What Is The Best VR Headset For Sim Racing In 2024?

Virtual Reality is one of the most immersive ways to sim race, but which VR headset should you buy for sim racing? In this guide, I'll run through the best VR headset for sim racing in 2024.

Meta Quest 3

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Virtual Reality has come a long way since the first VR headsets a few years ago. And virtual reality is a technology that is so well suited for sim racing. It’s by far the most immersive way to sim race, as you can sit directly in the drivers seat in a way that a single or triple screen simply can’t allow.

The ability to look around the full cockpit of a car, and experience some of your favourite cars as if you are really sitting in one is a fantastic concept. You can also see other cars on track alongside you with a quick glance left or right, which can sometimes be tricky, especially with a single monitor.

Triple monitor setups or ultra-widescreen monitors are currently among the most popular ways to sim race. These displays allow for a super wide FOV, letting you see other cars approaching from each side. However, the main downside of such a widescreen monitor display is the amount of space it takes up. This is where VR headsets really have an advantage.

In this guide, I’m going to look at the best VR Headsets for sim racing. Which headsets are leading the way in a few different price ranges along with which is the best affordable VR headset.

Why sim race in VR?

Widescreen monitor setups are great. They look nice when attached to a sim rig and provide a wide FOV which is important while sim racing. However, they don’t quite give you the same immersion that a VR headset can when you’re screaming through Eau Rouge and Raidillon in a Formula 1 car.

Extra immersion and realism

Sim racing with a VR headset puts you in the driver’s seat like never before. You can turn your head to see cars approaching from the side, and you can look in towards the apex of the corner just like real racing drivers do. You can even look around your cockpit to experience your car like never before.

A good VR headset will also adjust the sound that you hear as you turn your head. 3D sound adjusts the volume of certain sounds as you look at them. However, you will need to invest in a good quality set of headphones to make the most of this feature.

HTC Vive Pro 2 VR Headset

A VR headset allows you a more realistic and immersive sim racing experience. You have a much higher sense of speed, and all of the forces you feel through your wheel are amplified as your head bobs over bumps and elevation changes. We even noticed ourselves able to better control over-steer than without a VR headset on due to directional changes.

Improved field of view

In sim racing, the discussion on the correct field of view is a heated one. The opinion on the best FOV will differ from sim racer to sim racer, as will the preference for single-screen monitors or triple-screen setups.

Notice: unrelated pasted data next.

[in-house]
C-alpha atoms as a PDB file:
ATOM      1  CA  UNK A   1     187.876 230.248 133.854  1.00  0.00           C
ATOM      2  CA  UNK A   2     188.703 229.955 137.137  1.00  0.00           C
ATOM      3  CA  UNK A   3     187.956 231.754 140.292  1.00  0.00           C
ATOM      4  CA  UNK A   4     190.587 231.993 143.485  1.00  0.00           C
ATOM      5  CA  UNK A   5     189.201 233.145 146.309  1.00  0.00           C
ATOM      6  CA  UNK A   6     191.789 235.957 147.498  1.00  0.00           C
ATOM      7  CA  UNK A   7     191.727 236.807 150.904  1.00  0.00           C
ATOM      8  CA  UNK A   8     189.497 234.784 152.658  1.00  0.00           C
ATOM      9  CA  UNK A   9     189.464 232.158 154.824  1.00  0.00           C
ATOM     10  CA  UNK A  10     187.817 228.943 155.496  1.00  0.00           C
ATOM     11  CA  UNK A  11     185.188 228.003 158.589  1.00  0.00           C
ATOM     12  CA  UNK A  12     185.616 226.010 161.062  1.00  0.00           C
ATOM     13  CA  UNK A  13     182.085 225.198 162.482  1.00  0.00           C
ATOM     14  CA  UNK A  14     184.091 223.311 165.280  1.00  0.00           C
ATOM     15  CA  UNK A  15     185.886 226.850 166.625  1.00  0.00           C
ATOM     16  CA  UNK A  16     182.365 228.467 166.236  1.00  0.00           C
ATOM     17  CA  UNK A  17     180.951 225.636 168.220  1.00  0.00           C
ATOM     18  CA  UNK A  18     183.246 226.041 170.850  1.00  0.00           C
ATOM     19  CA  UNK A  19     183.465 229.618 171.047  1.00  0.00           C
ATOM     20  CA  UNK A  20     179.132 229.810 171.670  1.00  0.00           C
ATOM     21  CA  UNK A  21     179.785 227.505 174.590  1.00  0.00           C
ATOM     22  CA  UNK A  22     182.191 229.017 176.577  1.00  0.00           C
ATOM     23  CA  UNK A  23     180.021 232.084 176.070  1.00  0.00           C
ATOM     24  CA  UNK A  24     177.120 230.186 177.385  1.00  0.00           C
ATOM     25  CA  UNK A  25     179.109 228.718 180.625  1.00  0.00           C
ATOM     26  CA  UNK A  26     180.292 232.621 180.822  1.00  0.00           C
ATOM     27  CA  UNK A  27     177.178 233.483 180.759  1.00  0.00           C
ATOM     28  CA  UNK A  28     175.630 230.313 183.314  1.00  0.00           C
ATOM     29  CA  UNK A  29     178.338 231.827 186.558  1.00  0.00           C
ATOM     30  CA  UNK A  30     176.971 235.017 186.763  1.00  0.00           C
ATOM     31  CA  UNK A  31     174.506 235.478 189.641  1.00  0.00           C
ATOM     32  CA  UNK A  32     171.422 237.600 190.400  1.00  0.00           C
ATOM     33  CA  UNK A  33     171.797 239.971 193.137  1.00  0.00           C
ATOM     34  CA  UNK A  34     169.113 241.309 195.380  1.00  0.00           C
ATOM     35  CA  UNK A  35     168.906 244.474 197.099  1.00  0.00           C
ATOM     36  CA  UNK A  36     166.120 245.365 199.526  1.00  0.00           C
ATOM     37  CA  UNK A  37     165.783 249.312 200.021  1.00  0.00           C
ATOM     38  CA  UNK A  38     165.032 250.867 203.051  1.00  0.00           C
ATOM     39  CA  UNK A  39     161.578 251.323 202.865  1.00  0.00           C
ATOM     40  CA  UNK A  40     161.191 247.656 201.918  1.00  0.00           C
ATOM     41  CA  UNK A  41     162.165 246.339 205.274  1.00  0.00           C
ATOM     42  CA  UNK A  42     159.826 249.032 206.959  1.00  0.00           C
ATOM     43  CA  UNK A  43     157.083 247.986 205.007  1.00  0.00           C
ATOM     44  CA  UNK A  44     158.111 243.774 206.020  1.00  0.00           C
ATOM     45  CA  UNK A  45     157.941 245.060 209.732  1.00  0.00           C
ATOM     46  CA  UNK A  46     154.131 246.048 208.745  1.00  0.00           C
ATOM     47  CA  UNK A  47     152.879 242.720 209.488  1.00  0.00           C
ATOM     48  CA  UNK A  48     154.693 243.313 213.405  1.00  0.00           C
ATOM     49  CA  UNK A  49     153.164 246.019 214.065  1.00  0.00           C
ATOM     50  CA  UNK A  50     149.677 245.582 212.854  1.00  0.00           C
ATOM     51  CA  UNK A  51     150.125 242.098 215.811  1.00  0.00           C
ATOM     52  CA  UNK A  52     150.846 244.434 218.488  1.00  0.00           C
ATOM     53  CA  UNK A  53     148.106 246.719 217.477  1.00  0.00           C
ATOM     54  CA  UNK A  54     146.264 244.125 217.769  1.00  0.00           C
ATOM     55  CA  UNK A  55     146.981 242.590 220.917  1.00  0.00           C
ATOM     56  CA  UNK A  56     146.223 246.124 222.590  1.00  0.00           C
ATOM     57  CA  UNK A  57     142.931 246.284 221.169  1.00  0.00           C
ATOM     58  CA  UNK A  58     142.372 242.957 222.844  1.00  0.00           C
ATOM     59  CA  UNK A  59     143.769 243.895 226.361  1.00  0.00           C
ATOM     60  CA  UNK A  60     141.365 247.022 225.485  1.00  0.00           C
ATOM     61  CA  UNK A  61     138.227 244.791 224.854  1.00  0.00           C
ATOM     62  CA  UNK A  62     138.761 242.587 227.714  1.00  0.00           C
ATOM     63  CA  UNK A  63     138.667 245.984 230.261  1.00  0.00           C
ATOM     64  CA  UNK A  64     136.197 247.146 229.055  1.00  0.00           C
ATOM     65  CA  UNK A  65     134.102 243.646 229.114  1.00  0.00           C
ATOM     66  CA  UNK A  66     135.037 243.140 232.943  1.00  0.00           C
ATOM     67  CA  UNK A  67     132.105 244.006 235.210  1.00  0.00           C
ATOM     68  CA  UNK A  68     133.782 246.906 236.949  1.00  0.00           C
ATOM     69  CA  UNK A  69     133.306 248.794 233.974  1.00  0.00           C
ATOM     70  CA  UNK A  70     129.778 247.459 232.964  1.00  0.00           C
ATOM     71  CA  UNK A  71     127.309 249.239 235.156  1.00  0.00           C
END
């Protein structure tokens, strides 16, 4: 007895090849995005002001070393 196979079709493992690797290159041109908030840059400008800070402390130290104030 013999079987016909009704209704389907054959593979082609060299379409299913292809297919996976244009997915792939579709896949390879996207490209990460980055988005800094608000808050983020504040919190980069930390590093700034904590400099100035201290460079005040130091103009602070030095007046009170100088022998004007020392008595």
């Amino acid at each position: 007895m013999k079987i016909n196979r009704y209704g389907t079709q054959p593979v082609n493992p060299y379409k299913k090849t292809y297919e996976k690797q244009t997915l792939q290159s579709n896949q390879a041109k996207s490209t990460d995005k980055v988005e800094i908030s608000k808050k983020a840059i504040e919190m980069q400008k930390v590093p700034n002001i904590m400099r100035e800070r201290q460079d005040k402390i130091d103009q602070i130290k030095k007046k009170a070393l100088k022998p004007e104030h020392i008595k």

There is no doubt, that the wider your field of view, the more information you can see around you, as long as you aren’t negatively compromising your FOV in front of you. A really wacky wide FOV that makes everything in front of your car tiny just so you can see your mirrors really isn’t an optimal solution!

Instead, you should aim for a realistic FOV. However, if you’re racing with a single monitor, this will almost certainly limit how much of the track you can see around you. Triple screens and super ultra-wide monitors help fix this issue by adding extra screen space on either side of you, but they can take up a lot of space.

Putting on a VR headset when sim racing doesn’t in itself improve your field of view. However, what it does do is give you the freedom to look around freely. You can glance to the side to check if there is another car alongside you, or you can lean into corners and look towards the apex naturally.

These elements will allow you to sim race in a much more realistic and fluid way compared to racing with static monitors. Ultimately, sim racing with a VR headset can help you race more naturally, much like a real racing driver would.


What to look for in a sim racing VR headset?

If you like the sound of sim racing in virtual reality, the next step is to really understand what you should look for when buying a VR headset for sim racing. Much like a PC build that features multiple components that each do different things, VR headsets have a pretty wide array of technical elements and specs with some being more important than others for sim racing.

HTC Vive Pro

Refresh rate

Much like a monitor’s refresh rate, the refresh rate of your VR headset is easily one of the most important aspects to look at. This will be one of the determining factors over the FPS you can hit whilst sim racing in VR. Of course, your PC and specifically your GPU needs to be capable enough to hit higher frame rates, but you don’t want to be limited by your VR headsets refresh rate.

Lower refresh rates can make your sim racing experience seem jerky and not very smooth. Ideally, you should be looking for a VR headset that can hit a refresh rate of 120Hz for the smoothest experience. This is commonplace among recent headsets like the Meta Quest 3 and HTC Vive Pro 2.